There’s no need to hassle a host simply trying to earn a living.

2. Spam sending messages

As I researched this post, I discovered there’s a technique guests use with Airbnb’s messaging service …and it’s not a good one.

Guests will spam send messages to multiple hosts using a template where they’re seeking a discount. Then, they wait for hosts to message back, choose the one that fits them best, and leave the others hanging.

Which, besides being a shady tactic, is just rude to do to another person.

So, choose 1-2 places where you’re seriously considering staying. And focus on haggling with them if you’re going to.

Otherwise, don’t waste the host’s time.

3. Not responding to hosts when they message back

Continuing with the previous step, don’t leave your hosts hanging without a message if you decide to book a different place to stay.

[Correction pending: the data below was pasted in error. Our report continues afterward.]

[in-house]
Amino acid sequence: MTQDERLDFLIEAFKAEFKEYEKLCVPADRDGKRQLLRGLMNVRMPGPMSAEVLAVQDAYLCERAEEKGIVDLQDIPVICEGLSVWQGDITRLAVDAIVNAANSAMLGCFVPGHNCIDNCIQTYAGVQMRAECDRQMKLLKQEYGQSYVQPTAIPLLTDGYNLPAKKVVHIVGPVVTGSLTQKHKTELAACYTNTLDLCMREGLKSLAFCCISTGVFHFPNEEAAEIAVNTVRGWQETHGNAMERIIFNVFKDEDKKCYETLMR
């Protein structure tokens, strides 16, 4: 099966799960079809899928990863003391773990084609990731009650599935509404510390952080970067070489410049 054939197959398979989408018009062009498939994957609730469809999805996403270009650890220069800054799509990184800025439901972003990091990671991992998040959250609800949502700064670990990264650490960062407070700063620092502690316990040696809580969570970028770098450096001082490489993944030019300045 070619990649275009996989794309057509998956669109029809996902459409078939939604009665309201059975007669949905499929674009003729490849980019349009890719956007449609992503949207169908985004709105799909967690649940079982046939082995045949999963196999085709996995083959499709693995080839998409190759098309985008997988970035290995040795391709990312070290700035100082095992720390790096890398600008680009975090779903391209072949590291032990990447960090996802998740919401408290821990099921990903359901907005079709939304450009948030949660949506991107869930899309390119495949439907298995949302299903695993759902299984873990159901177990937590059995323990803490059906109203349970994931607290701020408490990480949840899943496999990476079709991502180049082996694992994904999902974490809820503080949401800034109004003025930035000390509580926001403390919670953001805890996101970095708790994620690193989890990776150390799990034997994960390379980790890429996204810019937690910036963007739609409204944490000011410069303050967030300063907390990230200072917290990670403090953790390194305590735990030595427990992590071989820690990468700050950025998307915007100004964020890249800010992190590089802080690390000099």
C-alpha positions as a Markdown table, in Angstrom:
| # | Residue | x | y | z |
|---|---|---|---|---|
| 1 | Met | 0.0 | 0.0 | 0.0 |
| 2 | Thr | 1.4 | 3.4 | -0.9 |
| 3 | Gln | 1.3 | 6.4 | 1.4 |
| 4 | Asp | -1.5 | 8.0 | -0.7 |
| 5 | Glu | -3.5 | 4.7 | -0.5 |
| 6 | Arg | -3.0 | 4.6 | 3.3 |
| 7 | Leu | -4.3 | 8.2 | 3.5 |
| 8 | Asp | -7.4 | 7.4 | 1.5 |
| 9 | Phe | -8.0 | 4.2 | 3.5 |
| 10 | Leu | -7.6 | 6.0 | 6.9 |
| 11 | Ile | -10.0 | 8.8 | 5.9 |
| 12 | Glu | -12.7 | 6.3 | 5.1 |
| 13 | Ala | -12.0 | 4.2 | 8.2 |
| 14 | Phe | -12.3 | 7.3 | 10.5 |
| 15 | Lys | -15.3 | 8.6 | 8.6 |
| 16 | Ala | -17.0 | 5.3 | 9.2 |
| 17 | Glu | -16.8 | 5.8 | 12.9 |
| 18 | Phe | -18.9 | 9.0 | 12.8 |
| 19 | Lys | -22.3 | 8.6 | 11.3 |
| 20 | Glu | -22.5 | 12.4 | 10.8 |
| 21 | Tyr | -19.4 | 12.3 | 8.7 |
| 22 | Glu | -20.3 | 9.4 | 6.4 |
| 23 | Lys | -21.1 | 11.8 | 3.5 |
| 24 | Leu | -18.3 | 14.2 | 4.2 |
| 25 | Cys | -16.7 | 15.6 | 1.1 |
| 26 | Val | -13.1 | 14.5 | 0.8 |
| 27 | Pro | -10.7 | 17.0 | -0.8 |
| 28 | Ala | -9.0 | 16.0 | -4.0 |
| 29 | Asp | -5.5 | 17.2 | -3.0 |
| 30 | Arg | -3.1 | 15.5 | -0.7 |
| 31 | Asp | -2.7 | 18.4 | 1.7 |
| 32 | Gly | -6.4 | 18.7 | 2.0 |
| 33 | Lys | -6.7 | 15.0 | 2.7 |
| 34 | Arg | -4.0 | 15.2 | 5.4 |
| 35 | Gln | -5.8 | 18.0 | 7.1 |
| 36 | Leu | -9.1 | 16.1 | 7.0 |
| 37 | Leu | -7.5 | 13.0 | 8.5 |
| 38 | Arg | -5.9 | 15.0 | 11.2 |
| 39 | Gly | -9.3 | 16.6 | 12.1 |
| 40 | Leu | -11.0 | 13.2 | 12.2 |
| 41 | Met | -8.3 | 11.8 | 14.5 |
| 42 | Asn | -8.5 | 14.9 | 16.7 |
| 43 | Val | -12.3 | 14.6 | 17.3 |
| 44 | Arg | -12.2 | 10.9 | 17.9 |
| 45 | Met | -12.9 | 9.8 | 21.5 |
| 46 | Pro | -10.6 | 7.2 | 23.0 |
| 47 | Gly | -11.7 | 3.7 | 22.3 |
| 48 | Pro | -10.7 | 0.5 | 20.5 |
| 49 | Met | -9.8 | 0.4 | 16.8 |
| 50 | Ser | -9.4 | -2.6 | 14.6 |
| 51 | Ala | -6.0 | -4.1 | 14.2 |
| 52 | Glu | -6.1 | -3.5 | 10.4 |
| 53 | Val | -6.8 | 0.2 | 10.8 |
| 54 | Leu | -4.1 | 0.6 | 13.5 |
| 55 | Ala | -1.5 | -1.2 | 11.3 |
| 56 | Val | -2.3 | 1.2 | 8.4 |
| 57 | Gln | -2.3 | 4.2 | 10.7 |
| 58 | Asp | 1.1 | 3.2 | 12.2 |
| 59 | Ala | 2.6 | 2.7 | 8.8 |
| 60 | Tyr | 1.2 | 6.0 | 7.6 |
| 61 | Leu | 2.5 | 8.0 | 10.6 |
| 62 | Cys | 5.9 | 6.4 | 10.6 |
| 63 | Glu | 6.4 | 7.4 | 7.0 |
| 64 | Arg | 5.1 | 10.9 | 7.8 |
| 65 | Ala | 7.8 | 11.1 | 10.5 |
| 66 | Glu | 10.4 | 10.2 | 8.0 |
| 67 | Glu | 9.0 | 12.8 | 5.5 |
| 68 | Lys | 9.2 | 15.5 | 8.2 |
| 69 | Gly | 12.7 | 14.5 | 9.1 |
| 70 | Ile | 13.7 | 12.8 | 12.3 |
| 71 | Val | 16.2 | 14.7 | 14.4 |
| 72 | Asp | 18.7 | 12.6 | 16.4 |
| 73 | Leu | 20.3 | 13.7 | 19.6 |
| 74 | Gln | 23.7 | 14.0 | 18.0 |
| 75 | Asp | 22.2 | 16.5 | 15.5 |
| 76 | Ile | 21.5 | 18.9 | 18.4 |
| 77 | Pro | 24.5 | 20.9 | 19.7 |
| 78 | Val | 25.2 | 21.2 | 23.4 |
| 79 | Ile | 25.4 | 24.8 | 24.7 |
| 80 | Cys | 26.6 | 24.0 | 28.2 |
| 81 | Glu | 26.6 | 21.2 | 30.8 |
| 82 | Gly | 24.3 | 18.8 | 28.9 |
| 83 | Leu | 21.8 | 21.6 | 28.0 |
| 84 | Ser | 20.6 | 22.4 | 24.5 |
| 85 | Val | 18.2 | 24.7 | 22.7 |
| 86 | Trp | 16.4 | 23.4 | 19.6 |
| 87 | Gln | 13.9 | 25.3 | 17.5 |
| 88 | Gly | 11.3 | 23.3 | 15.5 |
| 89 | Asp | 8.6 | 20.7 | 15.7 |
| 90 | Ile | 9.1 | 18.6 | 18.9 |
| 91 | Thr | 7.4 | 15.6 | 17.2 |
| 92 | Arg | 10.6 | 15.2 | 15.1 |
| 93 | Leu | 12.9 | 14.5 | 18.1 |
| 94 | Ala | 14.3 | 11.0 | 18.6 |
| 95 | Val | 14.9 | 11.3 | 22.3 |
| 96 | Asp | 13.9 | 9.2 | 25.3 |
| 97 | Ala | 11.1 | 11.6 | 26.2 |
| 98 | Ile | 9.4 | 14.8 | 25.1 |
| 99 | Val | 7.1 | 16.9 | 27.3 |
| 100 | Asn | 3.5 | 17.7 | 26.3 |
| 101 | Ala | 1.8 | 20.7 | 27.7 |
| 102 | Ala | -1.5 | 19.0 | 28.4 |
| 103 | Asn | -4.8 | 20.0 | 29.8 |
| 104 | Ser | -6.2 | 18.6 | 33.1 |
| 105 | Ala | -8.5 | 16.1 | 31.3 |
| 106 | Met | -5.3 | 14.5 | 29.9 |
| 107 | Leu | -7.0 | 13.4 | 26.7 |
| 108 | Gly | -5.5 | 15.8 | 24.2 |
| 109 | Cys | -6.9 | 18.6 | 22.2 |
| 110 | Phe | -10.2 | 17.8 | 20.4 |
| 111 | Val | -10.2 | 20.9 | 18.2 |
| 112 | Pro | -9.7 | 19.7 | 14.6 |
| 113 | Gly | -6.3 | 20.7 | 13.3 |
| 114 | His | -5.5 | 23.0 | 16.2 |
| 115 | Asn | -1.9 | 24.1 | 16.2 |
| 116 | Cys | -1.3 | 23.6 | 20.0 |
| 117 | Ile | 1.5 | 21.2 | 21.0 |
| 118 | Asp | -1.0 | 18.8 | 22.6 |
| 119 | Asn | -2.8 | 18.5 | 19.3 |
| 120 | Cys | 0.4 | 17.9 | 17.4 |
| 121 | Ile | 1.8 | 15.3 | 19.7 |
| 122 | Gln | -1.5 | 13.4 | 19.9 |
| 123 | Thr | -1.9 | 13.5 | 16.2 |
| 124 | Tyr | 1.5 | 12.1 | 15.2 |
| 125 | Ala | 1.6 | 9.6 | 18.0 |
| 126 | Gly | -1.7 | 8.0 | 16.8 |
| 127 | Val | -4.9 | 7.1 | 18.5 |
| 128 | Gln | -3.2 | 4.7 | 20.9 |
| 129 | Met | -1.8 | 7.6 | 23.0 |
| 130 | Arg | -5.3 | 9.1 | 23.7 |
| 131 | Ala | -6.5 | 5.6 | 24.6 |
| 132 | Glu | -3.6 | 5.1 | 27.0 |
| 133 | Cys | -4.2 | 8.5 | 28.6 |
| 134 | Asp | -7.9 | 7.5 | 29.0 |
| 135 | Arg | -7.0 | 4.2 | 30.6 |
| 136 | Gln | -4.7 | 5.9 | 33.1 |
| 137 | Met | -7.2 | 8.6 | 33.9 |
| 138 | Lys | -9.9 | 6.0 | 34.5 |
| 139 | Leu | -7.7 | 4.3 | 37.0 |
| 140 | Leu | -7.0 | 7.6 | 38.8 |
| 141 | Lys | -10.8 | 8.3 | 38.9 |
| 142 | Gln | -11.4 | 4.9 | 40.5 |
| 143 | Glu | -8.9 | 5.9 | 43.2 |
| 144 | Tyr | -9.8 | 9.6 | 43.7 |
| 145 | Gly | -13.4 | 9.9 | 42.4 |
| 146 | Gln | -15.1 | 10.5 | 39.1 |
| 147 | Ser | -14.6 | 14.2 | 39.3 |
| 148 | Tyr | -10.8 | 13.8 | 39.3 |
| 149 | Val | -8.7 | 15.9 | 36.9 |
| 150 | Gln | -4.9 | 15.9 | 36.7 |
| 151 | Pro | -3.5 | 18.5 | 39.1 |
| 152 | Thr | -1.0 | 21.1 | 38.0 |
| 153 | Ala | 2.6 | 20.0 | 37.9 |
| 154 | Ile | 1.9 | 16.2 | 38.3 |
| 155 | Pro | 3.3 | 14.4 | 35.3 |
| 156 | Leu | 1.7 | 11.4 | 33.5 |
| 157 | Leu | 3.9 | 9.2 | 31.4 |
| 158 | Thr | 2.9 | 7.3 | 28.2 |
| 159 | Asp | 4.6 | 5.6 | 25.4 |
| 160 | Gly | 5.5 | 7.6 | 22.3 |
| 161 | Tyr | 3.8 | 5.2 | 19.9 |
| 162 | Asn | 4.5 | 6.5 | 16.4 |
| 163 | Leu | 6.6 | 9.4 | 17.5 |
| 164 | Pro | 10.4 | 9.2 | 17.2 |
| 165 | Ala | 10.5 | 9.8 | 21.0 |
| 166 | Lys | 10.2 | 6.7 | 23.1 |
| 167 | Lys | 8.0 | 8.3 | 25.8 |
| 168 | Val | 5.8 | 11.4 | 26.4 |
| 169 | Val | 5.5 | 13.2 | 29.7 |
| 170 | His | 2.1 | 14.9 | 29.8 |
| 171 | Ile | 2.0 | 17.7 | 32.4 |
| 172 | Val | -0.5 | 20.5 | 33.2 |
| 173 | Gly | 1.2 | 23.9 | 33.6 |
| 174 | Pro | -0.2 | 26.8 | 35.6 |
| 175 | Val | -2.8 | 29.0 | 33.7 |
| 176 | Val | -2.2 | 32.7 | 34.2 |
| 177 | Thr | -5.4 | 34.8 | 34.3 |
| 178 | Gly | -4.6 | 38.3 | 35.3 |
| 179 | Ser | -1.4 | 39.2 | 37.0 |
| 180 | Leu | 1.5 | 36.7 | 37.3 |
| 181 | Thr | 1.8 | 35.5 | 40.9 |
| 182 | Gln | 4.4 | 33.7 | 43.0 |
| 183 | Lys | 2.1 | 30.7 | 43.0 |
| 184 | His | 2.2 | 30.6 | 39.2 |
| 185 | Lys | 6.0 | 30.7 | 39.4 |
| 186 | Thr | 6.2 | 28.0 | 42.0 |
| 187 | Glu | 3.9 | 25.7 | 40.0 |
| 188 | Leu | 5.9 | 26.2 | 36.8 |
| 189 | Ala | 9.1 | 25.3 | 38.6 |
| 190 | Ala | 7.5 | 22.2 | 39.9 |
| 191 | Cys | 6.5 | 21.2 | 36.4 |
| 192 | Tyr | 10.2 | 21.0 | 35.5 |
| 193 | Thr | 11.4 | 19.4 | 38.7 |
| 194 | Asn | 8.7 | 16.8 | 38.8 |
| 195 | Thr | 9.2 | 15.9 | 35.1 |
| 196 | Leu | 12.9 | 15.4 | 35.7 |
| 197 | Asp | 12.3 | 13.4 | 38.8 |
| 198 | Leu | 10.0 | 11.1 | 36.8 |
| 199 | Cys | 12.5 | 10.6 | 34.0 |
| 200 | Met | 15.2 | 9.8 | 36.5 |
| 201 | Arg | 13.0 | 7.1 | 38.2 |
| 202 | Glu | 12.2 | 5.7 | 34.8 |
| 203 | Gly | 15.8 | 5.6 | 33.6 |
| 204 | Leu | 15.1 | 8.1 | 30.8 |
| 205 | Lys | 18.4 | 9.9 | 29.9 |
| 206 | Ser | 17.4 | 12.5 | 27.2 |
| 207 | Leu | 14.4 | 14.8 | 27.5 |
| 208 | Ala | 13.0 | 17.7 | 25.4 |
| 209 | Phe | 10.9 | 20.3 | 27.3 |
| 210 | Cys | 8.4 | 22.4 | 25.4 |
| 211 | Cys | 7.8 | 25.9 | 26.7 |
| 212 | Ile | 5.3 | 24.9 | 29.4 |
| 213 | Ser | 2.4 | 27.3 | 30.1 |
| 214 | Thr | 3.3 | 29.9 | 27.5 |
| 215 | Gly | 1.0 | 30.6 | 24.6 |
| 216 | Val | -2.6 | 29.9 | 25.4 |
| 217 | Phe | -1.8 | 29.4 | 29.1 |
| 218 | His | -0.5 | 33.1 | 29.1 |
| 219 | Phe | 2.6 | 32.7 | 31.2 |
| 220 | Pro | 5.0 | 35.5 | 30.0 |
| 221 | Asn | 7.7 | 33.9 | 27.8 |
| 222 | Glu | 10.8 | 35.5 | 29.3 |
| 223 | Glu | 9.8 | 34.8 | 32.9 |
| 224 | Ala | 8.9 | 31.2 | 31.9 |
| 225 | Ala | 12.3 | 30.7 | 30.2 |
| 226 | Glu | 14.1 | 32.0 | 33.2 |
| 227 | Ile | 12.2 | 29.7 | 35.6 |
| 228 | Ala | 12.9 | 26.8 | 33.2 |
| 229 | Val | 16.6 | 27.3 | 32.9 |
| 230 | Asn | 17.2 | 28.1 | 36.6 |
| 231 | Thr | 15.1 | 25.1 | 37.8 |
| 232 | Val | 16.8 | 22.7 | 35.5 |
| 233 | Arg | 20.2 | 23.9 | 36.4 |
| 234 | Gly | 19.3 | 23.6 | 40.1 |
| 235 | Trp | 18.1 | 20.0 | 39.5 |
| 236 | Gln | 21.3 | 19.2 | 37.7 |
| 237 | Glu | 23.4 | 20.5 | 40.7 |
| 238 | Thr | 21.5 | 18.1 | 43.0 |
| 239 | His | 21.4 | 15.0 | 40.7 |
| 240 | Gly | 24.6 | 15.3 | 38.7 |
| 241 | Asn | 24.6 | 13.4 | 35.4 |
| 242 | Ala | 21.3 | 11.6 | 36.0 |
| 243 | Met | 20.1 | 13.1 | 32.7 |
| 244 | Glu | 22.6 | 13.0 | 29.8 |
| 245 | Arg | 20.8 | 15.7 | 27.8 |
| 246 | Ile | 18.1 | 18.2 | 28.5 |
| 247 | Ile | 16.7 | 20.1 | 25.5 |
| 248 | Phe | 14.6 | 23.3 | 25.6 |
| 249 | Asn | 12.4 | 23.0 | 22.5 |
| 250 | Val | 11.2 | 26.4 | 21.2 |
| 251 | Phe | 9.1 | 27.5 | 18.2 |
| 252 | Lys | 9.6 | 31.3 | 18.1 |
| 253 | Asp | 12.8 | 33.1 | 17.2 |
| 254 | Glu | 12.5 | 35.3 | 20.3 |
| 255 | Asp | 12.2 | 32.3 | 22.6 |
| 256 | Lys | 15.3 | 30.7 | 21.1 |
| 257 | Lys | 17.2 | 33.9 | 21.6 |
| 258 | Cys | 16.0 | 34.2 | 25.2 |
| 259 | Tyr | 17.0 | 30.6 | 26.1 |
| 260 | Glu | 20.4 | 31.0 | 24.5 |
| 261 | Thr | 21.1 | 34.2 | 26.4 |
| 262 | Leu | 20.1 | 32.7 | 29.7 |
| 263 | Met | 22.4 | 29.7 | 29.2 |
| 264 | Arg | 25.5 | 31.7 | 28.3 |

Hosts have limited time, just like we do. And taking the time to respond to you, offer a discount, and make sure everything is good to go for a guest is time-consuming. And if you just leave them hanging, they’re unsure what to do or how to go about it.

So, a simple message thanking them for their time and letting them know you chose a different option is all it takes.

4. Disregarding cultural norms

In some parts of the world, negotiating a price is a big no-no.

In other parts, you’re considered a fool if you don’t haggle.

So, know the cultural norms of the place you’re staying. If it’s okay to negotiate prices, then go for it! But if it’s not accepted in that area, avoid it or risk damaging relationships.

A simple Google Search will give you all the information you need.

5. Asking for an unreasonable discount

Asking for a discount of 50-60% is unrealistic, not to mention disrespectful.